When the Abbott Power Plant began operation in September 1940, President Franklin Delano Roosevelt was running for a historic third term, the Battle of Britain raged over London’s skies, and the cartoon character Bugs Bunny had only recently made his official debut. Seventy-six years later, the heat and power generation plant in Champaign, Il. still supplies the majority of the energy for the University of Illinois’ flagship campus.
Over the decades, Abbott has seen its share of history. Its development has been shaped by fickle market forces, geopolitical turmoil and rising environmental concern that stretch well beyond Illinois and the Midwest. Abbott has added new, more efficient turbines and boilers. Oil embargoes roiled global markets in the 1970s, and so the plant switched fuel sources (and switched back again).
With the rise of environmentalism, it deployed new equipment to squelch emissions, and it has upgraded control systems to keep pace with the digital age. Today, Abbott looks toward a smarter, cleaner energy future with an eye toward technology that would capture planet-warming emissions before they escape into the atmosphere.
Abbot’s decades-long evolution serves as a microcosm for broader shifts underway in the power grid. It is also a reminder that while a lot has changed in energy over time, a lot has also stayed the same.
In 1940, an estimated 92 percent of primary energy consumed by Americans came from fossil fuels. Three-fourths of a century later and that figure has dropped only to 81 percent, according to government data. That’s despite the invention and rise of nuclear, solar, wind and other forms of power.
Similarly, Abbott was built to burn fossil fuels to provide heat and electricity for the growing University of Illinois at Urbana-Champaign (UIUC) campus. Today, it continues to use a mix of coal, natural gas and fuel oil – albeit more cleanly and efficiently – to supply up to 89 percent of the campus’ energy needs. Solar production and an array of energy-savings measures have been added to the campus portfolio, but the overall energy profile remains the same.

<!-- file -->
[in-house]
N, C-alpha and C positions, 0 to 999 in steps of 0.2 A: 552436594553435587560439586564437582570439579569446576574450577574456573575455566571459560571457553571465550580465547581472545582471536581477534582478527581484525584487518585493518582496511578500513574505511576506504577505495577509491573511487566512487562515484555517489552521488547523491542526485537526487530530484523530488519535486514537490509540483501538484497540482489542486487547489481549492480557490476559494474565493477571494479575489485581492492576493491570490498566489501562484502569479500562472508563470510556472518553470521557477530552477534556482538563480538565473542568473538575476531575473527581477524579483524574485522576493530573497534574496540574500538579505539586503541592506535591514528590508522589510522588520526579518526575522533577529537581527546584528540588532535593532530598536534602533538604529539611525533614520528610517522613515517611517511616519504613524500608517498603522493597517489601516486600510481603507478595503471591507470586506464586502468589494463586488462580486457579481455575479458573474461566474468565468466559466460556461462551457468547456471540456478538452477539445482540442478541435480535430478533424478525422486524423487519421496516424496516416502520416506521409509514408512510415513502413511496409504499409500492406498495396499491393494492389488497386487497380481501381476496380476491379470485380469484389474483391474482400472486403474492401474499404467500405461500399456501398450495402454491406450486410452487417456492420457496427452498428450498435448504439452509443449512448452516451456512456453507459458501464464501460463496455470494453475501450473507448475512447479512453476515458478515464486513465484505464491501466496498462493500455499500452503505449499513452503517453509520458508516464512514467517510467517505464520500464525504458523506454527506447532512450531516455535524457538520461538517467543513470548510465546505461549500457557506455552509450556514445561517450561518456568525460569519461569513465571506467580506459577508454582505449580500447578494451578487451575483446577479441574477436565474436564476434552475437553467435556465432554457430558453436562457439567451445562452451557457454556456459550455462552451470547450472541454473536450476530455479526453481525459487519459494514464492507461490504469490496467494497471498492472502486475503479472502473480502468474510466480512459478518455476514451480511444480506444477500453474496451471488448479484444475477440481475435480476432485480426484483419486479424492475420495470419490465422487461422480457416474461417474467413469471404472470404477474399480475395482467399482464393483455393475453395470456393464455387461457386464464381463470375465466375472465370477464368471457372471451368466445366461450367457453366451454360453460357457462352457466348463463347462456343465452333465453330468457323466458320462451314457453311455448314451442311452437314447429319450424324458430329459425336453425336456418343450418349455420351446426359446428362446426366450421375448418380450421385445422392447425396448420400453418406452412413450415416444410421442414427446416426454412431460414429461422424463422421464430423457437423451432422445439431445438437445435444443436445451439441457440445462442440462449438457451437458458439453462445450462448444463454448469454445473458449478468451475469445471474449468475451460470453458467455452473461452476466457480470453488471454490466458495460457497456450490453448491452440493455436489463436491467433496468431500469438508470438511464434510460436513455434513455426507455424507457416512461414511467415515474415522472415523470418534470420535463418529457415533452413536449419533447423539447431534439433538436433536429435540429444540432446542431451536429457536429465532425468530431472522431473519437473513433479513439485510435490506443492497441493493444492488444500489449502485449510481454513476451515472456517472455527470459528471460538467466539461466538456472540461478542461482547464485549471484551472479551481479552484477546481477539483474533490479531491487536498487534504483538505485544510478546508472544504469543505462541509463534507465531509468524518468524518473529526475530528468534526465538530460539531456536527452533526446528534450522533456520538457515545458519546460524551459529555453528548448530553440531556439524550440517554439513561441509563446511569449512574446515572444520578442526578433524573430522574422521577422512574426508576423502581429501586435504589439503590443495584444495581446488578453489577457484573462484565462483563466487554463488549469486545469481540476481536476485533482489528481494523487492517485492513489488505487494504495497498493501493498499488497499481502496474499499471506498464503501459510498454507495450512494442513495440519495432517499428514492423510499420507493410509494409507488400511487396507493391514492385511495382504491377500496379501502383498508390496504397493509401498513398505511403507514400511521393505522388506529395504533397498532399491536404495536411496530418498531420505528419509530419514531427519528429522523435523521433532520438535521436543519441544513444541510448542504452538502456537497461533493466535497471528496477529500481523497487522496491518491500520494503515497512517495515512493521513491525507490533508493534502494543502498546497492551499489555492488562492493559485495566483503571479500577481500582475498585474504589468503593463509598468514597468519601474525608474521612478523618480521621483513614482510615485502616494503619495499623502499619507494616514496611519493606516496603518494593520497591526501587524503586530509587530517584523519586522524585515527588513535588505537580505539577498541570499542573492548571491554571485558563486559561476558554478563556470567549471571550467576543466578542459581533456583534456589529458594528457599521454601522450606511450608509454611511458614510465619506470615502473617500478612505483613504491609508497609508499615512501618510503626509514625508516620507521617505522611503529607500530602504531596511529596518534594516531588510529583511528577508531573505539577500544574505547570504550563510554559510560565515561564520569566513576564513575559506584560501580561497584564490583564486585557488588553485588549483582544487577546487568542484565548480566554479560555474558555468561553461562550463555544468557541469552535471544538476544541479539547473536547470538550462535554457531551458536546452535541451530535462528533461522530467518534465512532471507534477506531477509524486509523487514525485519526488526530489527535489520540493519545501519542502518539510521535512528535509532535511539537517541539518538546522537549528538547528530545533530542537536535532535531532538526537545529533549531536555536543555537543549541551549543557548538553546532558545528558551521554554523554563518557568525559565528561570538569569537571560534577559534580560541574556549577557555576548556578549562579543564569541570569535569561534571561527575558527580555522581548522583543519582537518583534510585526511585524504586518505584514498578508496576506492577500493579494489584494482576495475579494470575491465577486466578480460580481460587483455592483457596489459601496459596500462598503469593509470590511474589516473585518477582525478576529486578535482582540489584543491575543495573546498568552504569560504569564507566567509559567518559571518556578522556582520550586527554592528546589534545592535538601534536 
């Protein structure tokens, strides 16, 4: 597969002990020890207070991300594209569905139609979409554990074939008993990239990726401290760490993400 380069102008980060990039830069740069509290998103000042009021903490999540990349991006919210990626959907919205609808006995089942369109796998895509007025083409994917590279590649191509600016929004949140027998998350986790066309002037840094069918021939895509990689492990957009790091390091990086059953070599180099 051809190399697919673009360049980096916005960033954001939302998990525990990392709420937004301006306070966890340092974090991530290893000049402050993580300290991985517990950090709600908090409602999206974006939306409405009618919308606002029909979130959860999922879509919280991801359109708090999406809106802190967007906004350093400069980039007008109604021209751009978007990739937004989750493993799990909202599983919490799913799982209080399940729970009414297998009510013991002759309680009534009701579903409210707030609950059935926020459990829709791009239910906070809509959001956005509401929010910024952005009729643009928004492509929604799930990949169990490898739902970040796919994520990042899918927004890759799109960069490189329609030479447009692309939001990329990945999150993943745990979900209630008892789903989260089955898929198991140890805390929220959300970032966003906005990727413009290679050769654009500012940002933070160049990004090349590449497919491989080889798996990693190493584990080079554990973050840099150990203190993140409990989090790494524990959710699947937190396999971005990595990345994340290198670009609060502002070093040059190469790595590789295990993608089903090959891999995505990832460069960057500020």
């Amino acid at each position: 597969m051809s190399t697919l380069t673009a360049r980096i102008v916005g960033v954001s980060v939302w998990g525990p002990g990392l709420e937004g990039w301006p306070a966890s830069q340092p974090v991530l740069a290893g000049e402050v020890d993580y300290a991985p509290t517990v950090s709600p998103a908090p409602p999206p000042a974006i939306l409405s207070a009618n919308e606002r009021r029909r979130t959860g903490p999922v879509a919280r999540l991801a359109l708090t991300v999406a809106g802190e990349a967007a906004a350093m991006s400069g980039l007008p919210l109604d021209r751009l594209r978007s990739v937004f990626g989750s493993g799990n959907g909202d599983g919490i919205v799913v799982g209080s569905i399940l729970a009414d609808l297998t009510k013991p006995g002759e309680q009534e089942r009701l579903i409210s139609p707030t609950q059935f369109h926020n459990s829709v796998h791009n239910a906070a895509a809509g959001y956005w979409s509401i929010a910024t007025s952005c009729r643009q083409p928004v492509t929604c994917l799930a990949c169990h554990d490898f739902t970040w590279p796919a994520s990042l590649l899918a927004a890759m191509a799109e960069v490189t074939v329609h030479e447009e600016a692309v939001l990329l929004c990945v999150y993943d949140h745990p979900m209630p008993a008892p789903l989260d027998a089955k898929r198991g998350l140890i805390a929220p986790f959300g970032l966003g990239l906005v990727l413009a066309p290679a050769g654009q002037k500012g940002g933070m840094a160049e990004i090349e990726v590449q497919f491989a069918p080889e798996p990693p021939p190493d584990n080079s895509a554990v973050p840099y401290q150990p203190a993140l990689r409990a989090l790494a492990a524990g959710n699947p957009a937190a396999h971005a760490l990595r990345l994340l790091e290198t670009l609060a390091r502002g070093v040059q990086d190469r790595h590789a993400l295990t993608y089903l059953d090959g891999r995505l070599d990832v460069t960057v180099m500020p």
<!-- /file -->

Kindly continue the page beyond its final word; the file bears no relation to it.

The challenge – as evident at UIUC and elsewhere – lies in the myriad needs energy generation must satisfy and the vast, heavy-duty infrastructure needed to sustain it. Consumers have come to demand energy that is simultaneously cheap, reliable, safe, clean, ubiquitous, compliant with industry rules and immediately available. Meeting all of those benchmarks for a campus that consumes roughly 28,000 households worth of energy per year can be a tall order.
“We’re trying to balance all of those things as much as possible,” says Mike Larson, director of utility operations at UIUC. The stakes are particularly high, Larson notes, given that the university spends hundreds of millions of dollars each year in research, much of which requires that steam and electricity service be uninterrupted.